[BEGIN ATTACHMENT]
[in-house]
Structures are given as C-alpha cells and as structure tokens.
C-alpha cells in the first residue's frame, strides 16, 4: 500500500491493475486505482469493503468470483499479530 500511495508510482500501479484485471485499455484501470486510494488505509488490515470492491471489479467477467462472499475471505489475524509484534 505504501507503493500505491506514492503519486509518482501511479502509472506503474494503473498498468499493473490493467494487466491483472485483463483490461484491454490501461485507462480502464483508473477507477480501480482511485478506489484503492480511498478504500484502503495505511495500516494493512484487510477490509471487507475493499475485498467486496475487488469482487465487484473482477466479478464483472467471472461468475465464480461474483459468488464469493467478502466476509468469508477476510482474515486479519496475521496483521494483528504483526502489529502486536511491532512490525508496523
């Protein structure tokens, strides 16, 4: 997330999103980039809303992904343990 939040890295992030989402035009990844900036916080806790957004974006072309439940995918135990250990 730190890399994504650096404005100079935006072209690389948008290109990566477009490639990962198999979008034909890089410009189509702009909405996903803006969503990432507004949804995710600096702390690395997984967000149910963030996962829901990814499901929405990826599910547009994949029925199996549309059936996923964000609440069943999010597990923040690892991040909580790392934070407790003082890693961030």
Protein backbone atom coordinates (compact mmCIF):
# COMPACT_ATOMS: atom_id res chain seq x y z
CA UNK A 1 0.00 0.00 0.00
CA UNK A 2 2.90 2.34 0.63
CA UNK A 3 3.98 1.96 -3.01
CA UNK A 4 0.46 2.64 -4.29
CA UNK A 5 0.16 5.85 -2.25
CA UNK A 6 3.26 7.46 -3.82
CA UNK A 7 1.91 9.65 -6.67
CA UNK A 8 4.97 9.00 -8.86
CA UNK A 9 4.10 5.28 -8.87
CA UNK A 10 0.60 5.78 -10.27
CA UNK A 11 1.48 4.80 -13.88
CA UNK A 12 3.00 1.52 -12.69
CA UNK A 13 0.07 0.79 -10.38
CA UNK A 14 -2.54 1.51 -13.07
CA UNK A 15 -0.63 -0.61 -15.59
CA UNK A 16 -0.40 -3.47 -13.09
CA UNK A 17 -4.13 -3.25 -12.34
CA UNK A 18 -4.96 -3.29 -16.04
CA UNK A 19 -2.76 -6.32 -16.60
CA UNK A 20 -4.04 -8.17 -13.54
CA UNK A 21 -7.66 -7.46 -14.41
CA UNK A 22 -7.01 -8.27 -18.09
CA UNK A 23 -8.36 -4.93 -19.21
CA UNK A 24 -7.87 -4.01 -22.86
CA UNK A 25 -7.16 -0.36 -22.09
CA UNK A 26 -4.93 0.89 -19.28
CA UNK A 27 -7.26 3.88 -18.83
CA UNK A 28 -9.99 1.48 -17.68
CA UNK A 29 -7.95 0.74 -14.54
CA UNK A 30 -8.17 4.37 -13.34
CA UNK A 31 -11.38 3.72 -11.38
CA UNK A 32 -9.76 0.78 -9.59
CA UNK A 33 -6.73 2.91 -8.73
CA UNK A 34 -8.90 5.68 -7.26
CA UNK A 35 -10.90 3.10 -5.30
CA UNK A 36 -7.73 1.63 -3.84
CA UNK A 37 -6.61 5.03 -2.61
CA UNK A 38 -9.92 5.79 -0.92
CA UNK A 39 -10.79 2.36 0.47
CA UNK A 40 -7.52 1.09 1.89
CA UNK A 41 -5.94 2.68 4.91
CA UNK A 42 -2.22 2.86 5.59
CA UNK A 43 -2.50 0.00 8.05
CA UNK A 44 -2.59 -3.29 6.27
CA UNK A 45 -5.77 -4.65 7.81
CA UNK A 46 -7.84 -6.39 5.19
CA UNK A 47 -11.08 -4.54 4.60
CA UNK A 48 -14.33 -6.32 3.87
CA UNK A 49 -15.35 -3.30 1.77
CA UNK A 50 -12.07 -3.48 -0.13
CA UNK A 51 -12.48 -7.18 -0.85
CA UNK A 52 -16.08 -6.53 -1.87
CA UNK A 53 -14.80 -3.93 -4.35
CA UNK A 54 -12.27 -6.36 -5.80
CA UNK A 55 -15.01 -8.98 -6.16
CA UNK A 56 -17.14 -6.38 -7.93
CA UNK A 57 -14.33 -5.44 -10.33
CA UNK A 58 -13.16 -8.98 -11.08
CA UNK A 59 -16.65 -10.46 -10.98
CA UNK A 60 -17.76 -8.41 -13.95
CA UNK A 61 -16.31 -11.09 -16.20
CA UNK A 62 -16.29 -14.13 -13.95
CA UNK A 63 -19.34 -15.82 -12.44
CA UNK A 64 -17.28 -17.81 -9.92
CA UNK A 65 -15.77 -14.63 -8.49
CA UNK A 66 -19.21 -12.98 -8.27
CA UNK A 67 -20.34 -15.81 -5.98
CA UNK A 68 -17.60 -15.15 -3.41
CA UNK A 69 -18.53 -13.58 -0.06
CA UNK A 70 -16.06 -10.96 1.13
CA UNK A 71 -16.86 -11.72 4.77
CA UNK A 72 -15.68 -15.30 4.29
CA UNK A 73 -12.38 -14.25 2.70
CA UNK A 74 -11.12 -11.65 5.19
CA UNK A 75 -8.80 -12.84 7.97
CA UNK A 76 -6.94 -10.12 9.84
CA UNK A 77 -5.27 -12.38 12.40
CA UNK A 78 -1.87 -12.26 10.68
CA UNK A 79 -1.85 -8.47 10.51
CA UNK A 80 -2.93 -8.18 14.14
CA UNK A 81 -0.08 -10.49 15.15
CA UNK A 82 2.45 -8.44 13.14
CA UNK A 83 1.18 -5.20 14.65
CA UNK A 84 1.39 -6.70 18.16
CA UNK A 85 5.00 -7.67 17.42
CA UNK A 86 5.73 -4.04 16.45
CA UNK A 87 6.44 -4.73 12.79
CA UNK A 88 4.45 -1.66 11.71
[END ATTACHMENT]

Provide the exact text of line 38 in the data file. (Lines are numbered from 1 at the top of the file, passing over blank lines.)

CA UNK A 32 -9.76 0.78 -9.59